RESULTS

Puncture and ablation parameters

All the patients were percutaneously treated in 124 CT-guided MW ablation sessions. The average number of punctures to ensure the correct antenna position in the targeted tumor was less in Group A than Group B (1.4 ± 0.7 [range, 1-3 punctures] vs. 2.5 ± 1.2 [range, 1-6 punctures], P = 0.001). The average time of ablation was less in Group A than Group B (8.8 minutes ± 2.8 [range, 5-15 minutes] vs. 11.1 minutes ± 4.2 [range, 5-20 minutes], P = 0.003). In Group A, the mean puncture angle between the seleted vertical plane and the coronal plane was 48.6° ± 29.0 (range, 0-90°). The mean puncture angle in the vertical plane was 44.8° ± 10.8 (range, 32-65°). The mean puncture length was 15.5 cm ± 3.3 (range, 8.5-20.0 cm).

Technique efficacy

Technical success

The technical success rate (97.7%, 42/43) in Group A was significantly higher than that of Group B (85.0%, 51/60) for the initial session (P = 0.032). In Group A, 1 tumor (2.3% [1/43]), which were probably irregularly shaped and not consistent with the results of the mathematic calculations, was not covered completely by the ablation zone after overlapping ablation. In Group B, 9 tumors (15.0% [9/60]) were not covered completely by the ablation zone after overlapping ablation.

Primary and secondary technique efficacy rate

At the one month follow-up CT, the primary technique efficacy rate was 97.7% (42/43) for Group A, compared to 88.3% (53/60) for Group B (P = 0.081). The secondary technique efficacy rates were evaluated in 21 patients who had a 1 year follow-up with CT. It was 90.0% (9/10) in Group A, compared to 72.7% (8/11) in the Group B (P = 0.314).

Local control rate and local tumor progression rate

The local control rate and the local tumor progression rate were listed in Table 2. For the patients of Group A, the local control rate of 3, 6, 12, 24, 36 months was 88.4%, 86.0%, 79.1%, 62.8%, 55.8% respectively, and the local tumor progression rate was 4.7%, 7.0%, 11.6%, 23.3%, 39.5% respectively. In Group B, the local control rate of 3, 6, 12, 24, 36 months was 91.7%, 86.7%, 76.7%, 56.9%, 46.6% respectively, and the local tumor progression rate was 3.3%, 5.0%, 15.0%, 37.9%, 51.7% respectively. The local control rate and local tumor progression rate of 3, 6, 12, 24, 36 months had no significant differences between the two groups (P = 0.578, 0.928, 0.773, 0.551, 0.357 respectively; and P = 0.733, 0.673, 0.622, 0.117, 0.225 respectively).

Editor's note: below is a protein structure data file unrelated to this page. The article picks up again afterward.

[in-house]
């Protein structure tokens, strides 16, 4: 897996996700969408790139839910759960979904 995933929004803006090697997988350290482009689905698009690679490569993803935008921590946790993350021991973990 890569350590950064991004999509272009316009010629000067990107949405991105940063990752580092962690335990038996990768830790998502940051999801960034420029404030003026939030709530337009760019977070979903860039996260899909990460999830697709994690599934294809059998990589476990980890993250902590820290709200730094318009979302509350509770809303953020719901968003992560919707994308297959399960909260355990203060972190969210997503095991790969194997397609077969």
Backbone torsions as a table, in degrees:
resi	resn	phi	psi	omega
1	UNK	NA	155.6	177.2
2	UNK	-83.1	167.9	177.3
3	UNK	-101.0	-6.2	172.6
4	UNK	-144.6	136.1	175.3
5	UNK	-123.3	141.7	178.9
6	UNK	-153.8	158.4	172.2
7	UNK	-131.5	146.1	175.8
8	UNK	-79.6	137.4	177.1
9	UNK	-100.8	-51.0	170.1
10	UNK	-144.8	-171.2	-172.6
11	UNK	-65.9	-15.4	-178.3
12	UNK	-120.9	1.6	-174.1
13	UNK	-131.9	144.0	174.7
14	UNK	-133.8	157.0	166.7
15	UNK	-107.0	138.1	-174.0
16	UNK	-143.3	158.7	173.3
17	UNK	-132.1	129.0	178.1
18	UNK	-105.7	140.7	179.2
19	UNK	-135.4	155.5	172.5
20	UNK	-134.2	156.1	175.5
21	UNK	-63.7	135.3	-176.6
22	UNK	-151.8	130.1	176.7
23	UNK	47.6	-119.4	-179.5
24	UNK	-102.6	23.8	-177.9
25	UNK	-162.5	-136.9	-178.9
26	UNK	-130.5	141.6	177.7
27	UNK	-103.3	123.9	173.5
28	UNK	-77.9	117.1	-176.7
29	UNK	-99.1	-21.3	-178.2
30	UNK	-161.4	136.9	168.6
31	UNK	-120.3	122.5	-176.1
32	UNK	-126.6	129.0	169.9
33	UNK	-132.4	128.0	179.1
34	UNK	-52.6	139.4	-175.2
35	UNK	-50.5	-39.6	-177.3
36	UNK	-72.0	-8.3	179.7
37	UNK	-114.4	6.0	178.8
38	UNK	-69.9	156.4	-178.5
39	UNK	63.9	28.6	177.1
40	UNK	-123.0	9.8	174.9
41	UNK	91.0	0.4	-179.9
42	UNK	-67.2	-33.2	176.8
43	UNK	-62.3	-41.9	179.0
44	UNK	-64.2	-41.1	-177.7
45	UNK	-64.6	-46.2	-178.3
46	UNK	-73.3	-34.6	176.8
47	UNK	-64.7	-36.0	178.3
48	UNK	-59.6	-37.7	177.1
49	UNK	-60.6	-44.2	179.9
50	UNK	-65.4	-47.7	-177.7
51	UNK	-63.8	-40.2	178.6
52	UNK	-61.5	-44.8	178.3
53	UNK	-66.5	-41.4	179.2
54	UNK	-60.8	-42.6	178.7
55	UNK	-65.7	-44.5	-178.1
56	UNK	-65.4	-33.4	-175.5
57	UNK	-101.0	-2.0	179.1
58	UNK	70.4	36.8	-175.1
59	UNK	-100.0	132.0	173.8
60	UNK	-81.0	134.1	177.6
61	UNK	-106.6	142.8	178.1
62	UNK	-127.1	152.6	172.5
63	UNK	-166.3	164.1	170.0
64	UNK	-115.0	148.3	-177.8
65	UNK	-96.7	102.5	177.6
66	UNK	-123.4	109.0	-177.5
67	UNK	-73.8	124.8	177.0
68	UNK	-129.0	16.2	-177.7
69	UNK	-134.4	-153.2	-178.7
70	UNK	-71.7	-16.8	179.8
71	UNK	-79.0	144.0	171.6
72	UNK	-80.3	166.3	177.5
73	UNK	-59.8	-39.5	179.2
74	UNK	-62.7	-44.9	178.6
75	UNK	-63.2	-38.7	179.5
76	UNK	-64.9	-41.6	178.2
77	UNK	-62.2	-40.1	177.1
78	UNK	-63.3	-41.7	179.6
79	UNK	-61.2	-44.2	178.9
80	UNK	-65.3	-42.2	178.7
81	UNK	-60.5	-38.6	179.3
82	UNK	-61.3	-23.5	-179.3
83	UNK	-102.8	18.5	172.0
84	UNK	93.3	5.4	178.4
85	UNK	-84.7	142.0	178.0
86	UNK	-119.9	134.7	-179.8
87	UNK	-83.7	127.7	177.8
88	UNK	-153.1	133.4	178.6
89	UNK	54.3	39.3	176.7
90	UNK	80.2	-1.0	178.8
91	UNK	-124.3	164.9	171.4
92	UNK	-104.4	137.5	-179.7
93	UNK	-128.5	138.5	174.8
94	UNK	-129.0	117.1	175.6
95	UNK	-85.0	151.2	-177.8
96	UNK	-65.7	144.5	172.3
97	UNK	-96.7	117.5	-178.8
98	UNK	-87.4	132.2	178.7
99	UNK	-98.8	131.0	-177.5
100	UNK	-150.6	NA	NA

Table 2: Responses of patients for CT-guided MW Ablation of hepatic dome tumors

Group/Time (months)

Number of patients

CR

PR

SD

PD

Local control rate (%)

Local tumor progression rate (%)

Group A

3

43

33

5

3

2

88.4(38/43)

4.7(2/43)

6

43

31

6

3

3

86.0(37/43)

7.0(3/43)

12

43

28

6

4

5

79.1(34/43)

11.6(5/43)

24

39

25

2

6

6

62.8(27/43)

23.3(10/43)

36

31

23

1

3

5

55.8(24/43)

39.5(17/43)

Group B

3

60

49

6

3

2

91.7(55/60)

3.3(2/60)

6

60

45

7

5

3

86.7(52/60)

5.0(3/60)

12

57

38

8

5

6

76.7(46/60)

15.0(9/60)

24

41*

31

2

3

5

56.9(33/58)

37.9(22/58)

36

32*

26

1

1

4

46.6(27/58)

51.7(30/58)

Note.—Group A: CT-guided MW ablation using the mathematic model, Group B: CT-guided MW ablation not using the mathematic model; CR: Complete response, PR: Partial response, SD: Stable disease, PD: Progressive disease; * Two patients in group B who were alive without evidence of recurrence at 15, 20 months at the time of writing were excluded at 24 and 36 months of follow-up time.

Overall survival (OS) and tumor-free survival (TFS)

During the follow-up, the estimated mean OS was 33.3 months for Group A, which had no significant difference with that of Group B ( 29.8 months, P = 0.062; Figure 4). The estimated mean TFS was 23.7 months for Group A, which had also no significant difference with that of Group B (22.1 months, P = 0.501).

Figure 4:

Figure 4: A. Comparison of overall survival in groups A and B. B. Comparison of tumor-free survival in groups A and B.

Complications